Court sinks pirates’ net profits

A recent ruling forcing ISPs to block an illegal downloading site is not censorship, but a protection of property

On 2 May 2012 the High Court ­delivered its second judgment in Dramatico Entertainment v BSkyB, ordering five internet service providers (ISPs) to block the world’s largest illegal downloading site, the Pirate Bay.

Dramatico is not just significant in its own right: it also highlights the developing jurisprudence of copyright liability on the internet and one of the most basic principles of law – that taking something without consent is wrong.

In December 2011 the music industry trade body, the British Recorded Music Industry (BPI), coordinated legal proceedings against the ISPs for orders under section 97A of the Copyright, Designs and Patents Act 1988 (CDPA) requiring the ISPs to block access to Pirate Bay.

In February 2012 Mr Justice Arnold delivered his first ruling, ­declaring that “in my judgment, the operators of Pirate Bay authorise its users’ infringing acts of copying and communication to the public. [… They] take no steps to prevent infringement. On the contrary […] they actively encourage it. [… They] induce, incite or persuade users to commit infringements of copyright and […] they and the users act pursuant to a common design to infringe.”
Following that judgment the BPI and the ISPs engaged in cooperative negotiations, leading to Arnold J’s second judgment, which required Sky, Everything Everywhere, TalkTalk, O2 and Virgin Media to block, or attempt to block, access to Pirate Bay pursuant to section 97A of the CDPA.

Dramatico builds on and develops the section 97A precedent that Arnold J set in 2011 in the website-blocking judgments in Newzbin (20C Fox Film v BT (2011)). It is a rich source of information for lawyers about how, and in what circumstances, future section 97A blocking cases and CDPA authorisation cases can be brought.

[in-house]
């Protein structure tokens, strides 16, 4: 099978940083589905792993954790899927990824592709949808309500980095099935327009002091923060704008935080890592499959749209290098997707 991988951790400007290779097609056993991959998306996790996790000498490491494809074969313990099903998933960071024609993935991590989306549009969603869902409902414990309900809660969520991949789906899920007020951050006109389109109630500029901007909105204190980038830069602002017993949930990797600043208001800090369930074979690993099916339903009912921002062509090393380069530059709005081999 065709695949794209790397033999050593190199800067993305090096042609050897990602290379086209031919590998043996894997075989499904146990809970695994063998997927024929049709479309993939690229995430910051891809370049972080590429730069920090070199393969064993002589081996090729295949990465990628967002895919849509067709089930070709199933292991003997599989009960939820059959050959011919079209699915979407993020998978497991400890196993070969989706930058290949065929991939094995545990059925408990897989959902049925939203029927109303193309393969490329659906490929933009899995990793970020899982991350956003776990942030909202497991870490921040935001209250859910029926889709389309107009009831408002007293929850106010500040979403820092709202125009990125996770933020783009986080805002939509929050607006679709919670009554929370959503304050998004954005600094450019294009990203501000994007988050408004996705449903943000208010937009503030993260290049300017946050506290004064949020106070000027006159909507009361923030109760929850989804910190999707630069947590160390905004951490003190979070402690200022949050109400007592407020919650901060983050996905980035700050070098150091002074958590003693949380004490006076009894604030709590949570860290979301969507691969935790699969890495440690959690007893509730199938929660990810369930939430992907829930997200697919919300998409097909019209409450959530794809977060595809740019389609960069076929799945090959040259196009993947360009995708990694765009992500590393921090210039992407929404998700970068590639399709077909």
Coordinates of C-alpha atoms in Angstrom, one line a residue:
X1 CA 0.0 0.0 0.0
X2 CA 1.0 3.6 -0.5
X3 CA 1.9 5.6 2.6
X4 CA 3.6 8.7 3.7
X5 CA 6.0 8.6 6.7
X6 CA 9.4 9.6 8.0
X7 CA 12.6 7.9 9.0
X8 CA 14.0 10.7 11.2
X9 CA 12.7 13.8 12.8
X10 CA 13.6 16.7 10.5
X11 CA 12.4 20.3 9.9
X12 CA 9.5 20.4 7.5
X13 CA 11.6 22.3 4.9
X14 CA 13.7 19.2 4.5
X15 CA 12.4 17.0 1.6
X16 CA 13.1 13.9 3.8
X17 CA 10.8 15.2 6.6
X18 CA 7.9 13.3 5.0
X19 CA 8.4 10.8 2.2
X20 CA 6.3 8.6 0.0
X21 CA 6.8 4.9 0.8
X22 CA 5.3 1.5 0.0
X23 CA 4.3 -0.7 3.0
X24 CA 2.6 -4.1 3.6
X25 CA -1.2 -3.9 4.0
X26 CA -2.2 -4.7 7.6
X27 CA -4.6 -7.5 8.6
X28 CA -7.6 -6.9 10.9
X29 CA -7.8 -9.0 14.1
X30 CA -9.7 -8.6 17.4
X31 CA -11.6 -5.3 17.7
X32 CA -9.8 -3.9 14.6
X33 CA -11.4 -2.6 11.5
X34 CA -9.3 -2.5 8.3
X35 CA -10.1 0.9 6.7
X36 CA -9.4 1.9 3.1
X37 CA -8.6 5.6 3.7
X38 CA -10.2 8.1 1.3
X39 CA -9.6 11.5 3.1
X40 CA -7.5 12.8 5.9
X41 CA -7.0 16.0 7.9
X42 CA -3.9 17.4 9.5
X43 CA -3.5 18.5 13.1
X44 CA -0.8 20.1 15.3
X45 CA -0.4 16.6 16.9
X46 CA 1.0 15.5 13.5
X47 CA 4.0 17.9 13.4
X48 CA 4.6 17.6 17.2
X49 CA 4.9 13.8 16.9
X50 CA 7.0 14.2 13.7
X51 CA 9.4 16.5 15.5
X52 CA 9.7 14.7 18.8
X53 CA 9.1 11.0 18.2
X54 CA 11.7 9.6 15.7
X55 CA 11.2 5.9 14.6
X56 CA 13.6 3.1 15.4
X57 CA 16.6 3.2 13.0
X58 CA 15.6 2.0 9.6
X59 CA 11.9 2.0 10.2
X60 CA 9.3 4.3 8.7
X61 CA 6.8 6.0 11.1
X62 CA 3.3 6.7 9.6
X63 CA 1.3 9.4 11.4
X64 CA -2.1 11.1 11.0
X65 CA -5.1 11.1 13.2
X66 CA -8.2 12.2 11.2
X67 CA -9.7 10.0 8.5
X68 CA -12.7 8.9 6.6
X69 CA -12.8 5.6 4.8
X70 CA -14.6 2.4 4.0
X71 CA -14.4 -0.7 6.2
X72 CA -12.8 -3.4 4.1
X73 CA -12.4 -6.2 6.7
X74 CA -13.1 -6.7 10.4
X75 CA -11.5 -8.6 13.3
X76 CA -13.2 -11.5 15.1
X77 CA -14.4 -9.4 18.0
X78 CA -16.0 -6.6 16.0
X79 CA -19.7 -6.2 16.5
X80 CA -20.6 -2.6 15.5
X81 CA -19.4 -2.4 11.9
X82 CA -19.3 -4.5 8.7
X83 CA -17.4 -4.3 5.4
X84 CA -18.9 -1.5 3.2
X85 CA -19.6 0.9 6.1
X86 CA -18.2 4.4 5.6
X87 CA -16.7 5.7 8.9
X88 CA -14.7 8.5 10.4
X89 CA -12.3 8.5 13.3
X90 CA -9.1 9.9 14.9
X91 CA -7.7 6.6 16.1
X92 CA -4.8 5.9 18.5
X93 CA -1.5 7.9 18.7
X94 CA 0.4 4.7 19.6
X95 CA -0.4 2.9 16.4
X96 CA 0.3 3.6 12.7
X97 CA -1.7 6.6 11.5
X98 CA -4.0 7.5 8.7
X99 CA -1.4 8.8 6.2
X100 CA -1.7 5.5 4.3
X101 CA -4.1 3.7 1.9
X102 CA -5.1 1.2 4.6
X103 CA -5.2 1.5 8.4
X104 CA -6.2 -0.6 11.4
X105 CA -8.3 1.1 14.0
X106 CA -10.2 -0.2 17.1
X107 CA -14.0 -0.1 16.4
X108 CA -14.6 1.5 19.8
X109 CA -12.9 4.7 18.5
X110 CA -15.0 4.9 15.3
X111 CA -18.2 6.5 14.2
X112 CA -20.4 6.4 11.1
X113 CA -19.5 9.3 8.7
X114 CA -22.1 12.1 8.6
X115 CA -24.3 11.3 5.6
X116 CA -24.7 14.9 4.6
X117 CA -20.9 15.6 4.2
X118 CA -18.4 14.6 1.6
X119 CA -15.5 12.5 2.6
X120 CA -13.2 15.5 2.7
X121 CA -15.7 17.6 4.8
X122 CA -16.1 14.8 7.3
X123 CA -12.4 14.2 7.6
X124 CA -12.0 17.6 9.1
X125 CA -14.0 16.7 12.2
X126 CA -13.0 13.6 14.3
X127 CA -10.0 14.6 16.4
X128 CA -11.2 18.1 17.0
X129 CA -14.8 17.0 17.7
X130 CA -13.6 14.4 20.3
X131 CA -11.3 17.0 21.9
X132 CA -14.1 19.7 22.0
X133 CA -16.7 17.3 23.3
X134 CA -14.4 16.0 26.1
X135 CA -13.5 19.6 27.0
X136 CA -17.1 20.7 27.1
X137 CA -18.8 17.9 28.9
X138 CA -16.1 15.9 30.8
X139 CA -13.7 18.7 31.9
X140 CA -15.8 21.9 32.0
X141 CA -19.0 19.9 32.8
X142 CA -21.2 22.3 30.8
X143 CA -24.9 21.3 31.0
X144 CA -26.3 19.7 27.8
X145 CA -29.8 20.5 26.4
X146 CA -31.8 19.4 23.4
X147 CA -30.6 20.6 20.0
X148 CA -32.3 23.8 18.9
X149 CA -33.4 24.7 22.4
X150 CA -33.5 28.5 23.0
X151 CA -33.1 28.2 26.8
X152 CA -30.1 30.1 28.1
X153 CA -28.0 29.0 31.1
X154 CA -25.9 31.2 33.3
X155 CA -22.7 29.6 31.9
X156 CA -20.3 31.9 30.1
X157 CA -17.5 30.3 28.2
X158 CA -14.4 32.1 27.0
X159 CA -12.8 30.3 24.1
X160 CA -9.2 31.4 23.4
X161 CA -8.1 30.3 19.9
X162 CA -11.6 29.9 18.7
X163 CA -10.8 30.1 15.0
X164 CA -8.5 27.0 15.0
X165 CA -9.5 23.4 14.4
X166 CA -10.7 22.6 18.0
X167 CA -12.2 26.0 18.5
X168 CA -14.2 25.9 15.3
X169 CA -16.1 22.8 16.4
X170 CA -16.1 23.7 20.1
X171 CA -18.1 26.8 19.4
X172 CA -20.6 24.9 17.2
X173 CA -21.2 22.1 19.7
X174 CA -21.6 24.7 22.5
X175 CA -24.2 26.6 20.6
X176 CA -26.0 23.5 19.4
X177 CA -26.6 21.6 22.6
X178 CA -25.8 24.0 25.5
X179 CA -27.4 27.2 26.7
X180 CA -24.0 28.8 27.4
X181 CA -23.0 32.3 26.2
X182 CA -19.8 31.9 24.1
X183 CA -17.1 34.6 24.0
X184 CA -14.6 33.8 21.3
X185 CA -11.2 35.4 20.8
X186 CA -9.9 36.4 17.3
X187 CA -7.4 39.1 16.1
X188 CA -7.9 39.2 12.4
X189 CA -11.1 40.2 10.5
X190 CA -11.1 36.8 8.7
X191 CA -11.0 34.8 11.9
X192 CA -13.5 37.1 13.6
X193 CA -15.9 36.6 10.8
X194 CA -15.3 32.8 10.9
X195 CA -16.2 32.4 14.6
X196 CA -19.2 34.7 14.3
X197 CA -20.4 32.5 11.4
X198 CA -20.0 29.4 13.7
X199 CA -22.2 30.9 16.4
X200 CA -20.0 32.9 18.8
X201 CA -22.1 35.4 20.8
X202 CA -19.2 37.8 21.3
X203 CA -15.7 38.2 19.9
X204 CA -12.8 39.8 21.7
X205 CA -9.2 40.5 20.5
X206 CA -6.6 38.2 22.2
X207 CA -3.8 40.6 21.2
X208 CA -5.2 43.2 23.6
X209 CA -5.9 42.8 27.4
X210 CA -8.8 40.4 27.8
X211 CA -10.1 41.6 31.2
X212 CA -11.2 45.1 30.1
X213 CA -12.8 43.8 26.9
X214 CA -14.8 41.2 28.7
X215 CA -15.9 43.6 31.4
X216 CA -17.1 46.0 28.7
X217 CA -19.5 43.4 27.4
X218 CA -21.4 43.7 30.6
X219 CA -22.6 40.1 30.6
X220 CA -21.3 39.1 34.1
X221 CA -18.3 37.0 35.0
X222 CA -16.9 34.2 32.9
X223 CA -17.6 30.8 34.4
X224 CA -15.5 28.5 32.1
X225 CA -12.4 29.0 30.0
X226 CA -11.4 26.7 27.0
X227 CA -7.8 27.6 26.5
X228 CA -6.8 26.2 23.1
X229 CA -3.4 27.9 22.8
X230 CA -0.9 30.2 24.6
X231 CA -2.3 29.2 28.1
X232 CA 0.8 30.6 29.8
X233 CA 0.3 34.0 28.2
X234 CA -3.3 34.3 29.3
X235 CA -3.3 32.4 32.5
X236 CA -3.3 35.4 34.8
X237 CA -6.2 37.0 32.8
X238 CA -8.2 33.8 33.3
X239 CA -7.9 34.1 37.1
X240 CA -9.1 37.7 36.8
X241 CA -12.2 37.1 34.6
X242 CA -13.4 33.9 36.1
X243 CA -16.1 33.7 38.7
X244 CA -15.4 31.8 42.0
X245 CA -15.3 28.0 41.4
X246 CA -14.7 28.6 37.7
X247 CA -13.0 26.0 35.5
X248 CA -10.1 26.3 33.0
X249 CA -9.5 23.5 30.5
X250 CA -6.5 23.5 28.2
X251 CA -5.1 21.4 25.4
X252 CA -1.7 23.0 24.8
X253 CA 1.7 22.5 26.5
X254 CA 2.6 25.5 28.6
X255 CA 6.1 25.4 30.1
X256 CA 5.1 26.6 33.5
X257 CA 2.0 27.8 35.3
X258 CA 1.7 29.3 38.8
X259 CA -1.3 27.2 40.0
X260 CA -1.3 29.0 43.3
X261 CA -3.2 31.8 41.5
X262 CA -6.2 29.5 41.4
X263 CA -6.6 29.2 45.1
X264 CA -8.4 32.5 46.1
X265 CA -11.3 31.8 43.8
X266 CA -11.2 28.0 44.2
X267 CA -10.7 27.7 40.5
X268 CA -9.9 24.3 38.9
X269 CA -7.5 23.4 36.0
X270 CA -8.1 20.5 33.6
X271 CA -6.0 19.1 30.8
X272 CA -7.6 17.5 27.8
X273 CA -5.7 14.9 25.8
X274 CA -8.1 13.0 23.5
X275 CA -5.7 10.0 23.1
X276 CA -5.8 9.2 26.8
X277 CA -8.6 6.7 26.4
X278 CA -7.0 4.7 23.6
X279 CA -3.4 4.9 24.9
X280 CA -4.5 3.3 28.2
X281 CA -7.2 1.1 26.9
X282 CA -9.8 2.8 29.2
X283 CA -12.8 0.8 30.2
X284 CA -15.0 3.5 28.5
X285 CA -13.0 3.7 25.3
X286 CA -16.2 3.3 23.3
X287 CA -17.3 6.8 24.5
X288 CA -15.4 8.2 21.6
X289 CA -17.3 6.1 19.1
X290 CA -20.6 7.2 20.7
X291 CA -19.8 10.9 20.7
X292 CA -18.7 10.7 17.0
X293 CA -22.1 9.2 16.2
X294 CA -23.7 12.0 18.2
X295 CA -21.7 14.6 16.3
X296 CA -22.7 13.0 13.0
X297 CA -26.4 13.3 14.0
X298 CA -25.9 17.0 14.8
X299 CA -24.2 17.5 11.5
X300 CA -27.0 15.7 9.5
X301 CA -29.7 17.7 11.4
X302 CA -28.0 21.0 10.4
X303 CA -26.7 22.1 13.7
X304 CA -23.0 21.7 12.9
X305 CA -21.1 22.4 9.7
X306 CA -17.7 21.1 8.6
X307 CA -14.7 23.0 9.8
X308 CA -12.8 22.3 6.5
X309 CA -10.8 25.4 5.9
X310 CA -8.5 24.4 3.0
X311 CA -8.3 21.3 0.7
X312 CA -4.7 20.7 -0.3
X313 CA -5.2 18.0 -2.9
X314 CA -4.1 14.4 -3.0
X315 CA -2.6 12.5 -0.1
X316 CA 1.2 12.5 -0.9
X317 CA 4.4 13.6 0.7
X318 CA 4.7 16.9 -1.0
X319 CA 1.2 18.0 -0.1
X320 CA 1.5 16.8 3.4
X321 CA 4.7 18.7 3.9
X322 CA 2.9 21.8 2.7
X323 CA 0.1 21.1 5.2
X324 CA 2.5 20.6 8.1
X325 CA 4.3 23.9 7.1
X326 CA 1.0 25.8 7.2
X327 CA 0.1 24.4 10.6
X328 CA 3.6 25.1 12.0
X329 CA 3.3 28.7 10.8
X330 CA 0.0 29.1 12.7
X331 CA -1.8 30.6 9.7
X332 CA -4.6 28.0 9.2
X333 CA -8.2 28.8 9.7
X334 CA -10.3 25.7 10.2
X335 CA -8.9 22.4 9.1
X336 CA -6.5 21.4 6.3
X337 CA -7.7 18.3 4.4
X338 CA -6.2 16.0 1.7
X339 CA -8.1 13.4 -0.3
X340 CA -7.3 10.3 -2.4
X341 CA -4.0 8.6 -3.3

The case also highlights a basic principle of law. Frédéric Bastiat, the 19th century legal scholar, stated that law should enable individuals to ­defend their person, liberty and property. That right to defend property – including copyright – is ­enshrined in Article 1 of the First ­Protocol to the European Convention on Human Rights (ECHR). Its protection incentivises investment in the creative industries.

Defenders of sites such as ­Pirate Bay say the online world is ­different to the physical world and that website-blocking is censorship. Article 10 of the ECHR and Article 11 of the Charter of Fundamental Rights of the EU provide that everyone has the right to freedom of expression. However, that right is not absolute: it does not extend to a right to take something without consent. It must be ­balanced with the rights of others in society, including copyright ­holders.

Dramatico provides a glimpse of a key legal issue that will consume TMT lawyers and their clients over the next five years – namely, the ­responsibility of intermediaries for online copyright infringement. Looked at as a sliding scale of liability, at one end of the scale will sit ­intermediaries who do nothing; at the other end will sit intermediaries who take proactive steps to reduce online copyright infringement.

Lawyers on both sides of the ­debate will be looking to establish the sweet spot on that scale.